Following the penalty phase, appellant's counsel learned that two jurors, during deliberations, revealed that they had been victims of child abuse. The incidents were brought to the attention of the court, which denied an evidentiary hearing request, but instead questioned the jurors. Based on the jurors' response, and in light of the voir dire proceedings before trial, the judge concluded that there had been no misconduct. Lopez thereafter made a motion for a new trial, alleging in effect that the court's inquiry of the two jurors was inadequate, that failure of the jurors to disclose on voir dire that they had been abused as children constituted misconduct, and that the disclosures during the jury deliberations were in effect misconduct per se.[15] The trial court found that there was no misconduct in either voir dire or during jury deliberations and denied appellant's motion. The trial court did not abuse its discretion in denying the motion.

This court has held that where it is claimed that a juror has answered falsely on voir dire about a matter of potential bias or prejudice, "In the final analysis, the determination ... turns upon whether or not he was guilty of intentional concealment. The determination of that question must be left with the sound discretion of the trial court." Walker v. State, 95 Nev. 321, 323, 594 P.2d 710, 711 (1979), (quoting McNally v. Walkowski, 85 Nev. 696, 701, 462 P.2d 1016, 1019 (1969)) (emphasis added). Upon learning that two jurors had been the victims of child abuse, the trial court conducted an in-chambers proceeding wherein the following questions were asked:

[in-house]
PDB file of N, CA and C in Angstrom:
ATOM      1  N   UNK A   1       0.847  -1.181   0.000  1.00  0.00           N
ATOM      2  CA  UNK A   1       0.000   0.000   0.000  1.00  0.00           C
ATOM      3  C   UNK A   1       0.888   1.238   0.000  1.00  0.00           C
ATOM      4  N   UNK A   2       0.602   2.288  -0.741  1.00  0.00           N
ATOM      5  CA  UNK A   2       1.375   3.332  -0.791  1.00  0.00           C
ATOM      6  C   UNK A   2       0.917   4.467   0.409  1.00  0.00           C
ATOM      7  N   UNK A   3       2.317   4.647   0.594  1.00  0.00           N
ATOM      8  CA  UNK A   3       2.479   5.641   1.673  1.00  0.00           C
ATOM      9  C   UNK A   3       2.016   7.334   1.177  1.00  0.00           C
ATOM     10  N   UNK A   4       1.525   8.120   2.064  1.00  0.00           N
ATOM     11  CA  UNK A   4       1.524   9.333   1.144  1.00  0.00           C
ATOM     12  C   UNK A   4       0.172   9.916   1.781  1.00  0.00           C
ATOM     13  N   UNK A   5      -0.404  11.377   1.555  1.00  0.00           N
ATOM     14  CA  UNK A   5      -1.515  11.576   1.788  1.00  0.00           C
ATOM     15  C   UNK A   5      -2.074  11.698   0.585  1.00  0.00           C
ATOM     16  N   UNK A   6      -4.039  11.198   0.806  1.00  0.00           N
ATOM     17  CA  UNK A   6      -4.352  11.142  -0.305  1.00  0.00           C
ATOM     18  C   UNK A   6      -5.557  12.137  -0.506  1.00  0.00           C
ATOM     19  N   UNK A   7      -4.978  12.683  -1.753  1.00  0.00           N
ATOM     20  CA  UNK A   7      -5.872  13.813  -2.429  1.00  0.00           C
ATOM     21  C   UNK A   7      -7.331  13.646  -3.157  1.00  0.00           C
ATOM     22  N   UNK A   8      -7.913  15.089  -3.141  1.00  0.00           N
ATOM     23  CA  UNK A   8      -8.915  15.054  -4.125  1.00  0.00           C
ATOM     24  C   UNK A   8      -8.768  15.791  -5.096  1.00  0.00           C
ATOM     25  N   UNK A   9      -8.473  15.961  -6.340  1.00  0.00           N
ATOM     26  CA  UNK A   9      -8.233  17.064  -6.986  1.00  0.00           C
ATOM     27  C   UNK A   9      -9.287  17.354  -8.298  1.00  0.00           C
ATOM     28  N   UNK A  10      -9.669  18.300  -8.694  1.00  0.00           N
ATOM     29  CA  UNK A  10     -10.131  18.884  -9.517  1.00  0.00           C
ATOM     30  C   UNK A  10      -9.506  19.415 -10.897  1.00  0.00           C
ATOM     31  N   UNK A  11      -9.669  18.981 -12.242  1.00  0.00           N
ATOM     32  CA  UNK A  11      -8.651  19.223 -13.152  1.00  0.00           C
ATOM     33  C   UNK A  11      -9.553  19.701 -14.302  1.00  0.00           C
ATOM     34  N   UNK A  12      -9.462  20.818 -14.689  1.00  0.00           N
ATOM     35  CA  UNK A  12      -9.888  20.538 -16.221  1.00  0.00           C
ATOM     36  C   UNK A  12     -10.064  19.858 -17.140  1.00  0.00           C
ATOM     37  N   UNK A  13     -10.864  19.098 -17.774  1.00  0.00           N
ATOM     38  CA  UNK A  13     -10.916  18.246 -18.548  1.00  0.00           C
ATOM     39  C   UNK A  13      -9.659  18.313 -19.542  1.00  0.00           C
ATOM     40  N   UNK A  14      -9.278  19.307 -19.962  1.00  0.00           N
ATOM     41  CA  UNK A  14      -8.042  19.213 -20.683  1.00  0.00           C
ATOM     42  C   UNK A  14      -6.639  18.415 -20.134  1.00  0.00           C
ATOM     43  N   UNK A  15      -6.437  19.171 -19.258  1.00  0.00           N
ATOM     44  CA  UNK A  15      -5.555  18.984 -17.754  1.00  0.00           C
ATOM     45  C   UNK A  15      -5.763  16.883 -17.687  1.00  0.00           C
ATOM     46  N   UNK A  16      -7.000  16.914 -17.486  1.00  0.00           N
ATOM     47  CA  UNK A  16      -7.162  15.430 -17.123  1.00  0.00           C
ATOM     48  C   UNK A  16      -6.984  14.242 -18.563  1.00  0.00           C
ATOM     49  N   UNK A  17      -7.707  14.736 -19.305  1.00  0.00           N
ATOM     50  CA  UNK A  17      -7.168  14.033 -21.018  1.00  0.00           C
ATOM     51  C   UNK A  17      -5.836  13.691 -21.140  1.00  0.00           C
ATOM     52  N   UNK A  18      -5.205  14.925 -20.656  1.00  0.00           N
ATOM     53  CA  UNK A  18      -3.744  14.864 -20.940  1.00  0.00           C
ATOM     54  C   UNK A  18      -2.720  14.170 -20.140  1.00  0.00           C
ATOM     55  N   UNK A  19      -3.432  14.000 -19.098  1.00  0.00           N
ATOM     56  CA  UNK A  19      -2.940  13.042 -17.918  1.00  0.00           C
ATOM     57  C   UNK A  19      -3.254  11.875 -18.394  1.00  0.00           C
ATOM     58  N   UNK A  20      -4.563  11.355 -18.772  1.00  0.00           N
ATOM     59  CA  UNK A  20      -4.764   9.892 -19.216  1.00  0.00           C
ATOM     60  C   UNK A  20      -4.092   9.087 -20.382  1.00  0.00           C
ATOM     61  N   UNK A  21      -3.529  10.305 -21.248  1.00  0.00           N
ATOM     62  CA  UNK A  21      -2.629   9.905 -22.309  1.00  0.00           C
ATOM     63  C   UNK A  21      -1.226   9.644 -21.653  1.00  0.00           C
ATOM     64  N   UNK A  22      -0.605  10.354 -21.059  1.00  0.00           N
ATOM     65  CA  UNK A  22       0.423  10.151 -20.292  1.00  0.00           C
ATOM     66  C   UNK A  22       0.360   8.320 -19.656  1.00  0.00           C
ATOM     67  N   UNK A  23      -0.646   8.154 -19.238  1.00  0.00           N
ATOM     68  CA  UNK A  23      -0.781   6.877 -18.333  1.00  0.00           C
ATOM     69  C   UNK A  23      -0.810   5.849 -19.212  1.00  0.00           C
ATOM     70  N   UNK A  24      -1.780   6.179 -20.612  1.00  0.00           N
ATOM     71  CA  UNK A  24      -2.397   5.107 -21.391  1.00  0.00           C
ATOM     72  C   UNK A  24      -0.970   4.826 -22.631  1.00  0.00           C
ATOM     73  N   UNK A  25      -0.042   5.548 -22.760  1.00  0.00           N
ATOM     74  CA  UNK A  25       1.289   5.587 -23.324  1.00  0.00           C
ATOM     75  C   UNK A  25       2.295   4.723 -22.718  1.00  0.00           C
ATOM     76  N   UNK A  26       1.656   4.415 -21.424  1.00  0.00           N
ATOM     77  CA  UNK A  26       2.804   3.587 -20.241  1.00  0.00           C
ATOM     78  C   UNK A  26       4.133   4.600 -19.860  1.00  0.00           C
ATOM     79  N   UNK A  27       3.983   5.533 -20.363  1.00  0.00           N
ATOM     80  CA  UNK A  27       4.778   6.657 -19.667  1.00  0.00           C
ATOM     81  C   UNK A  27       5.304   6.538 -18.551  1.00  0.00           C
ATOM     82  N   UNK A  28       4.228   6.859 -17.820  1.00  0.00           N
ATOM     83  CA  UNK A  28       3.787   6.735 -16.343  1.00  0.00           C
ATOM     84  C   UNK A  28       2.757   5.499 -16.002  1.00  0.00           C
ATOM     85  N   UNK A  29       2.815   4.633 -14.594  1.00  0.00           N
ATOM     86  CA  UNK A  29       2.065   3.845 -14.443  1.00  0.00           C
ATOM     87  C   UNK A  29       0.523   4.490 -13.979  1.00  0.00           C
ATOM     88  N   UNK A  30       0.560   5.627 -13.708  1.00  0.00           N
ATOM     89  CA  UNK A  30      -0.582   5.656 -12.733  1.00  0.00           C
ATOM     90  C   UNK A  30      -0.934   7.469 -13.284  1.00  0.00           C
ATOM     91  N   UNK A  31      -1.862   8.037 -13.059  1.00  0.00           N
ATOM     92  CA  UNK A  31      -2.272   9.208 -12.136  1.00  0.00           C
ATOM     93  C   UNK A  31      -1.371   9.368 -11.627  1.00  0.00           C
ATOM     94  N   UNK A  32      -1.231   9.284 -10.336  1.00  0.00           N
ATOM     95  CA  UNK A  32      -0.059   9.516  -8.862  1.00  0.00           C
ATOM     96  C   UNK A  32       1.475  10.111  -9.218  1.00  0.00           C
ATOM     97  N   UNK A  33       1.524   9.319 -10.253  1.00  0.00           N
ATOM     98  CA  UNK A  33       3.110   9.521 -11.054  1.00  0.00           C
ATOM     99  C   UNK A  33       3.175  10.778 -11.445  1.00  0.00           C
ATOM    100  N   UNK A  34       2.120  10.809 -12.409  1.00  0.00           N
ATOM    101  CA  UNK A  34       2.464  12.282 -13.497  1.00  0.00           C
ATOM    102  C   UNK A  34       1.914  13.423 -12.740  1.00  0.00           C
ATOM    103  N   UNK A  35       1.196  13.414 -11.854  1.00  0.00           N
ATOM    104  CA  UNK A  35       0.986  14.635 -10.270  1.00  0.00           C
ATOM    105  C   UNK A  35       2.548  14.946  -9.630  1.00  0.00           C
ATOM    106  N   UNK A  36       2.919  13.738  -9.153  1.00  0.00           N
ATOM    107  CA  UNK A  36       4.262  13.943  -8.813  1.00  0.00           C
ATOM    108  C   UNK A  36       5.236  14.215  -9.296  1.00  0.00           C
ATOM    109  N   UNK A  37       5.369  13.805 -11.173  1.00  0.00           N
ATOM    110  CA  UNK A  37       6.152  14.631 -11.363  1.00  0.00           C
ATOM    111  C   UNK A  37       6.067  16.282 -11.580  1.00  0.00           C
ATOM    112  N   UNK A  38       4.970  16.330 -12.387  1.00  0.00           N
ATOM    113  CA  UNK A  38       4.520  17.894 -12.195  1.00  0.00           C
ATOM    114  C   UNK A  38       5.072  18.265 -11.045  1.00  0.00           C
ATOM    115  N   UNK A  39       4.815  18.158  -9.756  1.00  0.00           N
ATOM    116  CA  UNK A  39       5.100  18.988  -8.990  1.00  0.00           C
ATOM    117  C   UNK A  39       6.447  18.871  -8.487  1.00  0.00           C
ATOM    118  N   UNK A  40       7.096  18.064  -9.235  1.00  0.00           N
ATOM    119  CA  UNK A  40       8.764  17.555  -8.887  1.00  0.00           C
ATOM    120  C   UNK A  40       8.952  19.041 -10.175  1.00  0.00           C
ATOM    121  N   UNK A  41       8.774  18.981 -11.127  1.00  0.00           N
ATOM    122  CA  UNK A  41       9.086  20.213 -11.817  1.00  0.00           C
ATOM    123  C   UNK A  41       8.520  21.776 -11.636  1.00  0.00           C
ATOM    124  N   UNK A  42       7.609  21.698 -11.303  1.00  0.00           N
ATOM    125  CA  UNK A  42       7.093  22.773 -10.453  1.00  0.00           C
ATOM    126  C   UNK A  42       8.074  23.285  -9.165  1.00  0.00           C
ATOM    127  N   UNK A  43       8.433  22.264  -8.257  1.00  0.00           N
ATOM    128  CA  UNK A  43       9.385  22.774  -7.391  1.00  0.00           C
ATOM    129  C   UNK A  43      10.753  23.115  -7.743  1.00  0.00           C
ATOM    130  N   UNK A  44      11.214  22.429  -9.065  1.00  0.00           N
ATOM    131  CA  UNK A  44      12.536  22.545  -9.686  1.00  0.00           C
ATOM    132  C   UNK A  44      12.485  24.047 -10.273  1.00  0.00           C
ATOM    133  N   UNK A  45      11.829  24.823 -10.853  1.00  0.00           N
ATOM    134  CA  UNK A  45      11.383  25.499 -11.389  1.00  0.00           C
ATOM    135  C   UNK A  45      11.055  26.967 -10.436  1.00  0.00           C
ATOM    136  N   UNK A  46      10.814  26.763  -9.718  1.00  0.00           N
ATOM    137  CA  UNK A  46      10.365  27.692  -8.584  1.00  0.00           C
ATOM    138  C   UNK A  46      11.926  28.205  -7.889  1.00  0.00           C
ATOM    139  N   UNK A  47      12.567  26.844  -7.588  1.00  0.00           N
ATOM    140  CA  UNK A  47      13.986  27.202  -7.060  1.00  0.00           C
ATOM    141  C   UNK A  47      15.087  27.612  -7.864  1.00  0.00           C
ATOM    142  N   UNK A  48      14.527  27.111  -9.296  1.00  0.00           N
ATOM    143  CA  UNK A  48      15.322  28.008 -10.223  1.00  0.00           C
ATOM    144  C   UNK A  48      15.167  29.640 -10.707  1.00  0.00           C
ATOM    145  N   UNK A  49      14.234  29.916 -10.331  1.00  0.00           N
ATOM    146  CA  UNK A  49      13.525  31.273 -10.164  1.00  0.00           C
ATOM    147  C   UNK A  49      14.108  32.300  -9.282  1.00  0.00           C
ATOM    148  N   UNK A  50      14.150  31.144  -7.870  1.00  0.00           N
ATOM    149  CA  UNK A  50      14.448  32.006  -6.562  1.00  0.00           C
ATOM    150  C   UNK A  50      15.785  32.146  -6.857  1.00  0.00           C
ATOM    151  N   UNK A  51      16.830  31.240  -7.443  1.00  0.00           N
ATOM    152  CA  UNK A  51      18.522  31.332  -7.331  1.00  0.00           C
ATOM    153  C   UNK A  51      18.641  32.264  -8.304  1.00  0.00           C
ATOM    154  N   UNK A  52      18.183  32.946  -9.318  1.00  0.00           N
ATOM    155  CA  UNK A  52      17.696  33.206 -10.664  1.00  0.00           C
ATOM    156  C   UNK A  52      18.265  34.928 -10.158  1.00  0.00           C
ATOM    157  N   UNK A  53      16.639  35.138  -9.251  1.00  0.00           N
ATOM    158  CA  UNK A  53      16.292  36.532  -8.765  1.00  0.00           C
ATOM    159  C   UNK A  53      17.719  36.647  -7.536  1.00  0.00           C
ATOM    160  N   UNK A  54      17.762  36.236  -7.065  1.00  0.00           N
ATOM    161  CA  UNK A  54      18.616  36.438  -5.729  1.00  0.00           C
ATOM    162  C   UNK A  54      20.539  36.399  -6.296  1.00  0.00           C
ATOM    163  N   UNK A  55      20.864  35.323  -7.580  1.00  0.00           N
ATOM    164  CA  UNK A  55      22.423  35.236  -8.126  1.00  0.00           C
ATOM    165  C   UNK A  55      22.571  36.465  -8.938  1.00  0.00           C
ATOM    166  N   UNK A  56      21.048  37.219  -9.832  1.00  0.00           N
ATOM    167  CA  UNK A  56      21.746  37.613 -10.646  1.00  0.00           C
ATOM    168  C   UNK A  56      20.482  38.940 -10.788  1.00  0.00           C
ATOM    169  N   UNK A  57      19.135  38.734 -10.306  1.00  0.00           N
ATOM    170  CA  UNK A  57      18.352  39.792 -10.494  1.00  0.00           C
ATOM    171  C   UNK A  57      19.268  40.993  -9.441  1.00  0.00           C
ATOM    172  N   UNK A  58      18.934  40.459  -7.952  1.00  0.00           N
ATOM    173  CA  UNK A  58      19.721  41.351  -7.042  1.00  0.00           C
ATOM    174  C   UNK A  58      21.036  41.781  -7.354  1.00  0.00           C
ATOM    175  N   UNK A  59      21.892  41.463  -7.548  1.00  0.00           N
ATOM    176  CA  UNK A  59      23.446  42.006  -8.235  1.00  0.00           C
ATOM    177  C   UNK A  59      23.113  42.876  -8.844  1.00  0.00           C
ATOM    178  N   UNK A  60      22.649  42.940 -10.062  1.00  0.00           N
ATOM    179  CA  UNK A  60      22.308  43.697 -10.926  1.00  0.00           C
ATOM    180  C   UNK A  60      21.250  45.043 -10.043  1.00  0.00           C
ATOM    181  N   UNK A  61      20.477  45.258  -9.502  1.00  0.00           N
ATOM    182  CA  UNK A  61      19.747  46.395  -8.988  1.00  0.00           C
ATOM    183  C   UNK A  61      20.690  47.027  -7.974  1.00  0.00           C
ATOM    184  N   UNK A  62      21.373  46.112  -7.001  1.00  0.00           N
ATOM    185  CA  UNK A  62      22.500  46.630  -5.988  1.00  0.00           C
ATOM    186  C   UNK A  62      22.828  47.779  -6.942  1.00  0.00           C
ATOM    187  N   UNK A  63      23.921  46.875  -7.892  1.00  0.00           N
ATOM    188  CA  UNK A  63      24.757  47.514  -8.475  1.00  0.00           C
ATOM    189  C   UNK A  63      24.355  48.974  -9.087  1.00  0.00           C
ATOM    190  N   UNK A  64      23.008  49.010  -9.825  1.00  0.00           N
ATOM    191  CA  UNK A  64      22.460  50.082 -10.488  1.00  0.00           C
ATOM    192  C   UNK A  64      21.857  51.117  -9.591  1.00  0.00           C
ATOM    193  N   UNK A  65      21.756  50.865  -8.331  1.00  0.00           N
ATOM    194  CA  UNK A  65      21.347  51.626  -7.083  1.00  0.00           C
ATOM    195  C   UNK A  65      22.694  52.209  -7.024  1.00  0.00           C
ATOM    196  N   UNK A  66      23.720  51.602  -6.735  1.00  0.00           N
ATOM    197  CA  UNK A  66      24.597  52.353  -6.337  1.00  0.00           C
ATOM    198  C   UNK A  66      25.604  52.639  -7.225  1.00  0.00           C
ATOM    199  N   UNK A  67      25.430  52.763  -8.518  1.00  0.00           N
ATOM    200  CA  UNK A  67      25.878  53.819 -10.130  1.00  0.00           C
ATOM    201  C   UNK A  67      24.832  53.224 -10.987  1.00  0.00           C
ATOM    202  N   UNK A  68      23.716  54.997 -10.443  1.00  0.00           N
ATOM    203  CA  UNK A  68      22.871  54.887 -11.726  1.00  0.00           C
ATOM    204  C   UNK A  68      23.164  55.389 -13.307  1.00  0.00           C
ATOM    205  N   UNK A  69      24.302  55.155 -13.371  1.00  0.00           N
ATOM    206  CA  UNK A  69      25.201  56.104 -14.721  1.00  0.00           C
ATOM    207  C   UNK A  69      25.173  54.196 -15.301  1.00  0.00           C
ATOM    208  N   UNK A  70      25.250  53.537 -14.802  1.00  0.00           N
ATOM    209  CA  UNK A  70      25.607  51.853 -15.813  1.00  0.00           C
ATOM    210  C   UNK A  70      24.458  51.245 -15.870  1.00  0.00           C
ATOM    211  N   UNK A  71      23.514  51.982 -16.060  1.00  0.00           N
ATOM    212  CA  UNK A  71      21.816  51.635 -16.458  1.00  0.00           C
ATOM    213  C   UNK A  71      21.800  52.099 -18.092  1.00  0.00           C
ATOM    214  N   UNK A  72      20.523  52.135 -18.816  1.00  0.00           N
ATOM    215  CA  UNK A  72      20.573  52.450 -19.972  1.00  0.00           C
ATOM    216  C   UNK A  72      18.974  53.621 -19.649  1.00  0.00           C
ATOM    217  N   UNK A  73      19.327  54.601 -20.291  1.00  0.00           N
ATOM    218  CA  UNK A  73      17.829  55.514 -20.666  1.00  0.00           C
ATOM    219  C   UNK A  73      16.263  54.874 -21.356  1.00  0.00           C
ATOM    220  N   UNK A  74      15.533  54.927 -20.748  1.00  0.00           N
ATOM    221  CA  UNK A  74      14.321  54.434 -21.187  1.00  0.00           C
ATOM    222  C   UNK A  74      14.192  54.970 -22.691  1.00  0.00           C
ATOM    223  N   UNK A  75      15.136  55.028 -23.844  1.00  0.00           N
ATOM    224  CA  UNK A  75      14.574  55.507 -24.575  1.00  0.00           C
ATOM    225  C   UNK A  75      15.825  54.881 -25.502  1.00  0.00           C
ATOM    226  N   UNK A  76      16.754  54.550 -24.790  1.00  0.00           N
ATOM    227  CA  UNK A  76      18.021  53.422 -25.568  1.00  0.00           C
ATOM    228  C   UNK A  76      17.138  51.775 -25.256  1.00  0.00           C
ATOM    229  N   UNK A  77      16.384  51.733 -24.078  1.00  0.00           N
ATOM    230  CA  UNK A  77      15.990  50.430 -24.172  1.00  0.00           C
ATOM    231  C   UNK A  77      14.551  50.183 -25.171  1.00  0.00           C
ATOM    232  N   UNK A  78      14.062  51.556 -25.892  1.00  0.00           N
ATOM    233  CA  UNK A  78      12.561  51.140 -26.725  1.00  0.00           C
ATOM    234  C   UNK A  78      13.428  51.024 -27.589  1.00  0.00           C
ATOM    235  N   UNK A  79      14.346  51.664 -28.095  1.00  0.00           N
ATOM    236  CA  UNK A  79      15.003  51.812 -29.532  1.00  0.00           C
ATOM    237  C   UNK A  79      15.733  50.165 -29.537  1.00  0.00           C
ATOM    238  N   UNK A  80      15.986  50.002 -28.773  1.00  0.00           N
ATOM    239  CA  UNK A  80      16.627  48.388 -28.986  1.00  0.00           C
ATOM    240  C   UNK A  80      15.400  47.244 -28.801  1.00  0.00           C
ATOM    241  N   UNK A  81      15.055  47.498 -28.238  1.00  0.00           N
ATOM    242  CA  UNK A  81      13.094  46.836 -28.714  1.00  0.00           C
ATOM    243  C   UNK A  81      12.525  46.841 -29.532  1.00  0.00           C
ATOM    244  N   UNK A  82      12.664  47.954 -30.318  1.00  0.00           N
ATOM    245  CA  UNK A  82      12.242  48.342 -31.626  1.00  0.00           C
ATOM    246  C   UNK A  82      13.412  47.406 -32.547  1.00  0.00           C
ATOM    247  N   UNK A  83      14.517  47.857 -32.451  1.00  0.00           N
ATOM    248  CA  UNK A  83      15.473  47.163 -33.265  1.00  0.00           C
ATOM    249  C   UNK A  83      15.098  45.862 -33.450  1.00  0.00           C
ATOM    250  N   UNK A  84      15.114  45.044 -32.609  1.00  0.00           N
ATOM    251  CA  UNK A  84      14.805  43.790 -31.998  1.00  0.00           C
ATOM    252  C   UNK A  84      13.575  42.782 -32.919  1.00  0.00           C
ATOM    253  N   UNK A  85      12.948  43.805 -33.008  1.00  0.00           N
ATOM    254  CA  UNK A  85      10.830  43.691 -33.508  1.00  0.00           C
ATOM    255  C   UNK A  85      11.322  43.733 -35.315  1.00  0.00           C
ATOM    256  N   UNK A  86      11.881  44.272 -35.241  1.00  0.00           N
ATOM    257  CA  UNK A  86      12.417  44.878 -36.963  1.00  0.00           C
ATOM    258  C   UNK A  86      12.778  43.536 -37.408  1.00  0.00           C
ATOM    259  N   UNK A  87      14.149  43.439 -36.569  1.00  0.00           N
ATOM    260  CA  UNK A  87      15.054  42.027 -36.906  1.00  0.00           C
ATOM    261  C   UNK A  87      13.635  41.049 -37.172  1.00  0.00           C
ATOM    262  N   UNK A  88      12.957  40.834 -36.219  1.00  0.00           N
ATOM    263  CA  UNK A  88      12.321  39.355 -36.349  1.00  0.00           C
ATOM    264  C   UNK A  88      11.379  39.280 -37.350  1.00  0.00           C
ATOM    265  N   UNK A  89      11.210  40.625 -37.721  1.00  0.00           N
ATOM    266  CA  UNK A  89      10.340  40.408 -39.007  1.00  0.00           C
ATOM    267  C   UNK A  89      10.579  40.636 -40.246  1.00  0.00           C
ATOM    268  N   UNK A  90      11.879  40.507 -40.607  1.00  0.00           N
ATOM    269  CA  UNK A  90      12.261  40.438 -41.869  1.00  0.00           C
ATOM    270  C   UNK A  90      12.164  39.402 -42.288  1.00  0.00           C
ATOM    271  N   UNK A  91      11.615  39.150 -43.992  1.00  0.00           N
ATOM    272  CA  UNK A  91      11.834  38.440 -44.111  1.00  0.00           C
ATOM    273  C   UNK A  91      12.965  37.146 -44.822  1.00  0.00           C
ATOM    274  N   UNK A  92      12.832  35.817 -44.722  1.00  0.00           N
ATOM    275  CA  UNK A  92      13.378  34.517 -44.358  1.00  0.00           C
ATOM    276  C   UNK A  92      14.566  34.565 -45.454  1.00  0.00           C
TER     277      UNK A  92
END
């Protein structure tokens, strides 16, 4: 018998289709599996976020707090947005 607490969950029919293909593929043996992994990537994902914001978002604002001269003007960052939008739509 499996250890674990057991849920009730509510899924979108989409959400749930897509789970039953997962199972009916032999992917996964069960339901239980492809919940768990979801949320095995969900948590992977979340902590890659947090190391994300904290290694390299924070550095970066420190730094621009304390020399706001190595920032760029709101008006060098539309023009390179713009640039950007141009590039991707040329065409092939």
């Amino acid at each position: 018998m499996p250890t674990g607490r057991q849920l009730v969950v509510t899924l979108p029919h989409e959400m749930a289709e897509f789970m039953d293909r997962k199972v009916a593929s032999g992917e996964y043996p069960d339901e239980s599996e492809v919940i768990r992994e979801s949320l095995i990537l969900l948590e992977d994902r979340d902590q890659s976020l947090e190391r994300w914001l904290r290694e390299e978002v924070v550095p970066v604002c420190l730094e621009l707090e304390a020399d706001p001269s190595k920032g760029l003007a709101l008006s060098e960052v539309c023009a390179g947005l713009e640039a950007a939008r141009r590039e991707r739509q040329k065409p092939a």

Q: Were you the subject of child abuse as a child? A (Juror B.J.): Yes I was. Q: And were you aware that there was a crime when you were questioned earlier in the proceedings? A: I believe it was brought up that that was, that child abuse was a crime. *1291 I've read it in the papers, that child abuse was a crime, but I never associated it to mine until we got into the jury room actually. Q: Okay. You did answer, in response to one of my questions, I believe, were you ever the victim of a crime, and your answer was no. A: No. But at that time I didn't associate child abuse to a crime. ... . Q: Were you the subject of child abuse when you were a child? A (Juror M.D.): Yes, I was. May I explain something, though? Q: Yes. A: When I answered the question that you had asked me about being the victim of a criminal crime? Q: Yes. A: When I was a child, this wasn't specified as a criminal crime, so I didn't figure that, you know, that was why I answered that way. Q: Were you deliberately trying to withhold the information? A: No.